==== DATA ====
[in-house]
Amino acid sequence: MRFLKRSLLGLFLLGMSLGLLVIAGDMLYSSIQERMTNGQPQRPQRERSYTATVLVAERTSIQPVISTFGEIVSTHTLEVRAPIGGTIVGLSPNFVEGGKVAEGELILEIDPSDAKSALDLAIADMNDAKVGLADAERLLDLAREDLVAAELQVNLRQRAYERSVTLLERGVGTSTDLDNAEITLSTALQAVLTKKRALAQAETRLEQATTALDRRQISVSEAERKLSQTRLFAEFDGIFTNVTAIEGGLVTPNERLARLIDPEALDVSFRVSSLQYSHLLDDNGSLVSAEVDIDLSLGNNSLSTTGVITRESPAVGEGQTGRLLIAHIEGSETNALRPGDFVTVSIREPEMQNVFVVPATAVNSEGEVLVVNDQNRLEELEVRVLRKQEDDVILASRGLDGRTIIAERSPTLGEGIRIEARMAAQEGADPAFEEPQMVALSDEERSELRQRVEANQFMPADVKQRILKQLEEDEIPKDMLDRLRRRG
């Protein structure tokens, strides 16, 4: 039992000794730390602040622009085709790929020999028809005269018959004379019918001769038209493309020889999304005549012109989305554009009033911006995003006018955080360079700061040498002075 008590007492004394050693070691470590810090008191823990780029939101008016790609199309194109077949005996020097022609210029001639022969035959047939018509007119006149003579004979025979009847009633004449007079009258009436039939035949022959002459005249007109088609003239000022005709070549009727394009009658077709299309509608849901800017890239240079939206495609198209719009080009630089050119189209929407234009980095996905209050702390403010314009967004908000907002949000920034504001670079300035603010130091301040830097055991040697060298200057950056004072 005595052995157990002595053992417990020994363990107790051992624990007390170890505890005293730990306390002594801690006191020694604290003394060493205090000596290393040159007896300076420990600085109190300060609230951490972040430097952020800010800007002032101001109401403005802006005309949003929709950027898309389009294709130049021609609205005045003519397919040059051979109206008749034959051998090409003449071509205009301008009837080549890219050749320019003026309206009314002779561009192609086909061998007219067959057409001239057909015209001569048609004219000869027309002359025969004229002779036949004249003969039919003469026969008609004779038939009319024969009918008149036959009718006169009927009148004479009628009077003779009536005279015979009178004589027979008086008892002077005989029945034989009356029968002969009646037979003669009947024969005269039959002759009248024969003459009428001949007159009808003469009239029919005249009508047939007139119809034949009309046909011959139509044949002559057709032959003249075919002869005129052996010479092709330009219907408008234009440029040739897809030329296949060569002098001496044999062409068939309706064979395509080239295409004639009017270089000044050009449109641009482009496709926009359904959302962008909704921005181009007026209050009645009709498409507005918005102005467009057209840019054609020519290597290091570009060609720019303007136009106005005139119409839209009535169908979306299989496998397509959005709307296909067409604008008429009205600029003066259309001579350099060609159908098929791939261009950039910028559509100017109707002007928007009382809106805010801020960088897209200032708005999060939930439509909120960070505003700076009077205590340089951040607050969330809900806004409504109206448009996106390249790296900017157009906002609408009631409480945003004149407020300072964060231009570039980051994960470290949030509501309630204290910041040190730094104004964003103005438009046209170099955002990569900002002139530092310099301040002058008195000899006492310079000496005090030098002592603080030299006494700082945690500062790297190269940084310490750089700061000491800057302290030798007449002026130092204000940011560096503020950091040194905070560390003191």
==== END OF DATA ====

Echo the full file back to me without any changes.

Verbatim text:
[in-house]
Amino acid sequence: MRFLKRSLLGLFLLGMSLGLLVIAGDMLYSSIQERMTNGQPQRPQRERSYTATVLVAERTSIQPVISTFGEIVSTHTLEVRAPIGGTIVGLSPNFVEGGKVAEGELILEIDPSDAKSALDLAIADMNDAKVGLADAERLLDLAREDLVAAELQVNLRQRAYERSVTLLERGVGTSTDLDNAEITLSTALQAVLTKKRALAQAETRLEQATTALDRRQISVSEAERKLSQTRLFAEFDGIFTNVTAIEGGLVTPNERLARLIDPEALDVSFRVSSLQYSHLLDDNGSLVSAEVDIDLSLGNNSLSTTGVITRESPAVGEGQTGRLLIAHIEGSETNALRPGDFVTVSIREPEMQNVFVVPATAVNSEGEVLVVNDQNRLEELEVRVLRKQEDDVILASRGLDGRTIIAERSPTLGEGIRIEARMAAQEGADPAFEEPQMVALSDEERSELRQRVEANQFMPADVKQRILKQLEEDEIPKDMLDRLRRRG
């Protein structure tokens, strides 16, 4: 039992000794730390602040622009085709790929020999028809005269018959004379019918001769038209493309020889999304005549012109989305554009009033911006995003006018955080360079700061040498002075 008590007492004394050693070691470590810090008191823990780029939101008016790609199309194109077949005996020097022609210029001639022969035959047939018509007119006149003579004979025979009847009633004449007079009258009436039939035949022959002459005249007109088609003239000022005709070549009727394009009658077709299309509608849901800017890239240079939206495609198209719009080009630089050119189209929407234009980095996905209050702390403010314009967004908000907002949000920034504001670079300035603010130091301040830097055991040697060298200057950056004072 005595052995157990002595053992417990020994363990107790051992624990007390170890505890005293730990306390002594801690006191020694604290003394060493205090000596290393040159007896300076420990600085109190300060609230951490972040430097952020800010800007002032101001109401403005802006005309949003929709950027898309389009294709130049021609609205005045003519397919040059051979109206008749034959051998090409003449071509205009301008009837080549890219050749320019003026309206009314002779561009192609086909061998007219067959057409001239057909015209001569048609004219000869027309002359025969004229002779036949004249003969039919003469026969008609004779038939009319024969009918008149036959009718006169009927009148004479009628009077003779009536005279015979009178004589027979008086008892002077005989029945034989009356029968002969009646037979003669009947024969005269039959002759009248024969003459009428001949007159009808003469009239029919005249009508047939007139119809034949009309046909011959139509044949002559057709032959003249075919002869005129052996010479092709330009219907408008234009440029040739897809030329296949060569002098001496044999062409068939309706064979395509080239295409004639009017270089000044050009449109641009482009496709926009359904959302962008909704921005181009007026209050009645009709498409507005918005102005467009057209840019054609020519290597290091570009060609720019303007136009106005005139119409839209009535169908979306299989496998397509959005709307296909067409604008008429009205600029003066259309001579350099060609159908098929791939261009950039910028559509100017109707002007928007009382809106805010801020960088897209200032708005999060939930439509909120960070505003700076009077205590340089951040607050969330809900806004409504109206448009996106390249790296900017157009906002609408009631409480945003004149407020300072964060231009570039980051994960470290949030509501309630204290910041040190730094104004964003103005438009046209170099955002990569900002002139530092310099301040002058008195000899006492310079000496005090030098002592603080030299006494700082945690500062790297190269940084310490750089700061000491800057302290030798007449002026130092204000940011560096503020950091040194905070560390003191």